Improved alarm control system 10 described in the preceding paragraphs operates as follows. To energize system 10, switch 82 is closed to provide current to conductor R in bus line 12. The closing of switch 82 allows current flow to transistor 122, and through switch 94 to SCR 124. Lamp 84 is illuminated when utilizing alternating current through plug 96 to indicate that the power is on.
Alarm control system 10 is then armed or initialized to a ready condition in one of two manners. Actuation of switch 68 in any remote station 16 applies a pulse of current to the gate of SCR 60, establishing current flow therethrough from conductor R into conductor Y. Alternatively, actuation of switch 178 in key operated switch 20 establishes current from conductor R through SCR 176 and into conductor Y. The current in conductor Y is fed to the base of transistor 122 which is thus opened to allow current flow to switch 132 and transistor 128. When alarm system 10 is armed and ready for operation, LED 64 and LED 174 in each station 16 and indicator 18, respectively, are illuminated.
System 10 is activated when switch 66 is closed or when a sensor 14 is disturbed. Rotation of reel 42 by movement of a monitored port of entry, or by breakage or elongation of line 30, causes a magnet 46 to pass by and thus close switch 48. Capacitor 52 charges and transmits a pulse of current into conductor B to the base of transistor 128. Transistor 128 is thus opened to energize coil 138, which closes switch 132 establishing current flow to pins 4 and 8 of IC 134. Current flow from pin 3 of IC 134 is fed to the base of transistor 128 so that coil 138 is kept energized and switch 132 is maintained closed until termination of the timing cycle.
Even if a magnet 46 should stop next to switch 48 holding it closed, it will be understood that only one pulse of current is released due to the charging characteristics of a capacitor. Resistor 50, provided between the positive pole of capacitor 52 and ground potential, dissipates any charge buildup beyond that formed to transmit a single pulse for each closure of switch 48.
The current flow to IC 134 is then directed to switch 86. If mode switch 86 is in the alarm position as shown in FIG. 8, the alarm device is activated and a signal is fed through resistors 152, 162 and 164 back to pins 6 and 2 of IC 134. The alarm interval is determined by the values of capacitors 144, 146, resistors 152 and 162, as well as the preselected setting of resistor 164. If mode switch 86 is in the test position, resistor 162 is bypassed and lamp 90 is illuminated for a relatively shorter period of time.
Following the timing cycle, current from IC 134 to the base of transistor 128 is withdrawn deenergizing coil 138. Consequently, switch 132 opens to deactivate either lamp 90 or the alarm. System 10 is thus reset automatically. It will be appreciated that lamp 92 remains illuminated after the first activation of system 10 opens SCR 124. Momentarily opening switch 94, of course, extinguishes lamp 92. Any subsequent disturbances of a sensor 14 or closings of any switch 66 will, of course, reactivate system 10.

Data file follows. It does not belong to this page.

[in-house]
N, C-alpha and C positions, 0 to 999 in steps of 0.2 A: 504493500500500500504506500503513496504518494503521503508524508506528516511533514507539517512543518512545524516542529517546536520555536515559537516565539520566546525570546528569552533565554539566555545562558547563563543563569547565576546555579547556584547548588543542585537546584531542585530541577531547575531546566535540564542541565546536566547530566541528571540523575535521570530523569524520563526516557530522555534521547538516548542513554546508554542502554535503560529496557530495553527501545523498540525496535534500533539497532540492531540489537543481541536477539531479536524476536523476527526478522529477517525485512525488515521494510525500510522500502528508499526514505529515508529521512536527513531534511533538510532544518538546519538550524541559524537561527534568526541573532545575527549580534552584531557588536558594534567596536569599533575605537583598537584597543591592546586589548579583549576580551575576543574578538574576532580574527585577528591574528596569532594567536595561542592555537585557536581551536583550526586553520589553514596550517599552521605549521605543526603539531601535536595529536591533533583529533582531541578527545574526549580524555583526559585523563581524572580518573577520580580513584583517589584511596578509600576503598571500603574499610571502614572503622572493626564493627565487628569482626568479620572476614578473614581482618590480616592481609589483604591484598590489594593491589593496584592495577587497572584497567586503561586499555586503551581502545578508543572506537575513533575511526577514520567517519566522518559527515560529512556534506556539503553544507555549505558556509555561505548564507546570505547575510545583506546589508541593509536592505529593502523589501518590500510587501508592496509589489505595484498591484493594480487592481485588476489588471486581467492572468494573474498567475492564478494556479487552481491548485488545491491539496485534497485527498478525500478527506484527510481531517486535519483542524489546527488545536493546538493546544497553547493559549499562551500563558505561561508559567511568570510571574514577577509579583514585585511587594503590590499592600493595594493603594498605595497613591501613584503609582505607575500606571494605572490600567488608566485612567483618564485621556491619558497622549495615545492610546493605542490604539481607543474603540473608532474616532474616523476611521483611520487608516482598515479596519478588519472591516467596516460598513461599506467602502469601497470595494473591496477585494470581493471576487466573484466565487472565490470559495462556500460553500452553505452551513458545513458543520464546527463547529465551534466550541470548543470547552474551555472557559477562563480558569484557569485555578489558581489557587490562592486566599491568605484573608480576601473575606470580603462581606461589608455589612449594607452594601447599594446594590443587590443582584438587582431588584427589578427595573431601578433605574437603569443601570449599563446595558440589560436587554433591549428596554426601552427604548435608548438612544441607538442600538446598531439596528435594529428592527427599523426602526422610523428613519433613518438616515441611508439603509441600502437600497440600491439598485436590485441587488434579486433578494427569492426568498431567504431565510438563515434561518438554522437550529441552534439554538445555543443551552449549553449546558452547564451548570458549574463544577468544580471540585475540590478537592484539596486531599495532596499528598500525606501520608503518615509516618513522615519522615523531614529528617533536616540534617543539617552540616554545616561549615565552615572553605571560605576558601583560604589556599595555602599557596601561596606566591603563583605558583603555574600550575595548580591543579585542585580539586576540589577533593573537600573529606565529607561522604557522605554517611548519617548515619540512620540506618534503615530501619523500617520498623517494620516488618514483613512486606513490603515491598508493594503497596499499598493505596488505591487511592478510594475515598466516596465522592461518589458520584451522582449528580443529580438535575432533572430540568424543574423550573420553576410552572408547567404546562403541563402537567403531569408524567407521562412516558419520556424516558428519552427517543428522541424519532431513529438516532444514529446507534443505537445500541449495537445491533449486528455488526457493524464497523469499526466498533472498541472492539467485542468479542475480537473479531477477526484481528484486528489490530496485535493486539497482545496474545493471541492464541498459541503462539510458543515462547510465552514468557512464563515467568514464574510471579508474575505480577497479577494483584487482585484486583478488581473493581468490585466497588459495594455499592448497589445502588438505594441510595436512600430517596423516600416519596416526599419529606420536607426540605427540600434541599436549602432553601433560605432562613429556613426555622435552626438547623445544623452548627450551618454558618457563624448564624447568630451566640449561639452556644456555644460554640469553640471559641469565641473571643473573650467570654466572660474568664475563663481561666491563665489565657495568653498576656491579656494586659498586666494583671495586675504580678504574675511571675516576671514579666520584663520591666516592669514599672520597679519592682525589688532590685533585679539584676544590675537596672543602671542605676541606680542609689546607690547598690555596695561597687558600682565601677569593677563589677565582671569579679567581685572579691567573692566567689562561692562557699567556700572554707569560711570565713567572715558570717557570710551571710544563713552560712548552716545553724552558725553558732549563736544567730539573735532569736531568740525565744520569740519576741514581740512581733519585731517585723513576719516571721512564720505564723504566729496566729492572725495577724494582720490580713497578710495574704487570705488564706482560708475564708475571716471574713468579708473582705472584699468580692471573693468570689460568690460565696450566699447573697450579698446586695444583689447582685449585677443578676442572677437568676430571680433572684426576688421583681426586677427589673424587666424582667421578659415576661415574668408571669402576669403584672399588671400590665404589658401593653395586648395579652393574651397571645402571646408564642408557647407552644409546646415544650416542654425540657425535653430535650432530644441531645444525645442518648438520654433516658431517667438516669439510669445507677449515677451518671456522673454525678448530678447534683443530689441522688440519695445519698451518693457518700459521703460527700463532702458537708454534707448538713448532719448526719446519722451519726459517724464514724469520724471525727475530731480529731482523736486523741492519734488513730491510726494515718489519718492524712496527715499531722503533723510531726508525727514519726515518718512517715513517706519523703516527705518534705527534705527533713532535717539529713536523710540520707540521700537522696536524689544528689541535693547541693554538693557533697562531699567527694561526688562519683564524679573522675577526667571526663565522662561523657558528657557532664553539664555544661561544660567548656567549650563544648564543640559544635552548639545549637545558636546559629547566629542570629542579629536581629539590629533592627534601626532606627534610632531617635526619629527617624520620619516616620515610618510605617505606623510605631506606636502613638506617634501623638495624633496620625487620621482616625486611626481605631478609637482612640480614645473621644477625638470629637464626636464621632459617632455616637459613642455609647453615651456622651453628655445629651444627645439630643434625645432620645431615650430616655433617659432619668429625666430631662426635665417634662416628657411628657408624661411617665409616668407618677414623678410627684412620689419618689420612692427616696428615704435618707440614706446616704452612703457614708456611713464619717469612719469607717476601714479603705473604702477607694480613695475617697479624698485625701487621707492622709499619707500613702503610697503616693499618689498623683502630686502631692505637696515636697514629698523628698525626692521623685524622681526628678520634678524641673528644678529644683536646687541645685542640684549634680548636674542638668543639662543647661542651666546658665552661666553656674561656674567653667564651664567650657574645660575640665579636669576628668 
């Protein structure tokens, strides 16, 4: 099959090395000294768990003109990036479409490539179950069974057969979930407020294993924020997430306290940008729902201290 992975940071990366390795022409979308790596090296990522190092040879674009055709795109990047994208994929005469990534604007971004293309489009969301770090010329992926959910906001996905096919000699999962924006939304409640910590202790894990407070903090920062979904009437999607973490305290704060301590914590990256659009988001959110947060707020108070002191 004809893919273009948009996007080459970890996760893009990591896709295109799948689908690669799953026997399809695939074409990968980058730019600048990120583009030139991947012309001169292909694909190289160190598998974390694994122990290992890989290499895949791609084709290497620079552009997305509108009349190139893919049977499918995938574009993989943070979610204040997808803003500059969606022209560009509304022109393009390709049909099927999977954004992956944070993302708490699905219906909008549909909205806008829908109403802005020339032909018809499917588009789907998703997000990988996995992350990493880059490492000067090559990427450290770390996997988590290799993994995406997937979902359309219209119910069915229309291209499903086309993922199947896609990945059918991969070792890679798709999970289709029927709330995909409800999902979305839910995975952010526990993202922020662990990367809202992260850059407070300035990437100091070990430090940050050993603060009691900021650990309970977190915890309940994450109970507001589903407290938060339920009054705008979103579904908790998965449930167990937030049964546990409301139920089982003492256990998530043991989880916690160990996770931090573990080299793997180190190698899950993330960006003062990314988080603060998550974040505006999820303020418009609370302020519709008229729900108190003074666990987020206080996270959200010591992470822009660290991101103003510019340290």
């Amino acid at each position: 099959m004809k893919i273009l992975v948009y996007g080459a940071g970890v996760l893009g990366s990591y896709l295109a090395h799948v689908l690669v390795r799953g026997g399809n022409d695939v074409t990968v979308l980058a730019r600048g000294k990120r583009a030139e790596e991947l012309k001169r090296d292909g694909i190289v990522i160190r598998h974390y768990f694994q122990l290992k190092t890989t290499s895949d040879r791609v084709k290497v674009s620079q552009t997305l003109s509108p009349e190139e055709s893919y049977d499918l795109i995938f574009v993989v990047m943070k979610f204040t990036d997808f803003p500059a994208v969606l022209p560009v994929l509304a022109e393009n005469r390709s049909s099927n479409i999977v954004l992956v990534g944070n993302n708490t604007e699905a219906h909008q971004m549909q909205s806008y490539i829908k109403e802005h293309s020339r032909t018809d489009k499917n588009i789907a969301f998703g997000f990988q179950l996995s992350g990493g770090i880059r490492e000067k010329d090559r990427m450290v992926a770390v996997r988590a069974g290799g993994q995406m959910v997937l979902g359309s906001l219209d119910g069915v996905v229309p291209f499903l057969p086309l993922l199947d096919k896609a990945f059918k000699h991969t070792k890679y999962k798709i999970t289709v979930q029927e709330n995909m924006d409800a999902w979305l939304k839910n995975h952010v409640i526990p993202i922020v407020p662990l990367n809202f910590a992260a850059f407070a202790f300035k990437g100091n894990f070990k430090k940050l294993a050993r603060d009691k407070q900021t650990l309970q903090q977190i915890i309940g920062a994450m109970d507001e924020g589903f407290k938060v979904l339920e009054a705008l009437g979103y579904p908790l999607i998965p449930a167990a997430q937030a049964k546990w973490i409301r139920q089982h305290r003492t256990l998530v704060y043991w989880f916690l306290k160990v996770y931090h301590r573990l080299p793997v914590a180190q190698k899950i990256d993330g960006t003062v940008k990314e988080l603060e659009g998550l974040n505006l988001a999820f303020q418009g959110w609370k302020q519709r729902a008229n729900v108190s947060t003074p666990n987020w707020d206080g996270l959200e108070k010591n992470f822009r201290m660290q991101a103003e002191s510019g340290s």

Alarm control system 10 can be disarmed at any remote station 16 or key operated switch 20. Actuation of either switch 70 or switch 178 shorts any active SCR 60 or SCR 176 to ground potential to break the flow of current between conductors R and Y. Opening switch 82 would also effectively disarm system 10.
In view of the foregoing, it will be understood that the present invention comprises an improved alarm control system which incorporates numerous advantages over the prior art. One significant advantage of the present invention involves the automatic reset feature by which the system is returned to an armed or ready condition a predetermined period of time after each activation to continue sensing alarm conditions on the premises. No manual intervention whatsoever is required after energizing and arming the system. Other important advantages stem from the particular construction of the sensors. Movement of a monitored port of entry in either direction from each preceding position is sensed, and the use of a thermoplastic line gives the system a fire detection capability. In addition, there is the advantage of being able to manually activate the alarm device under emergency conditions. Other advantages attending the use of the invention will readily suggest themselves to those skilled in the art.
Although particular embodiments of the invention have been illustrated in the accompanying Drawings and described in the foregoing Detailed Description, it will be understood that the invention is not limited to the embodiments disclosed, but is intended to embrace any alternatives, modifications, and rearrangements or substitutions of parts and elements as fall within the spirit and scope of the invention.
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|U.S. Classification||340/512, 340/541, 340/548, 335/207, 340/527, 340/508, 340/531, 340/506, 200/61.18, 340/549, 340/535, 340/309.9, 340/533, 340/547|
|International Classification||G08B13/08, G08B17/06, G08B13/22|
|Cooperative Classification||G08B19/005, G08B25/008, G08B13/08, G08B17/06|
|European Classification||G08B25/00P, G08B17/06, G08B13/08, G08B19/00B|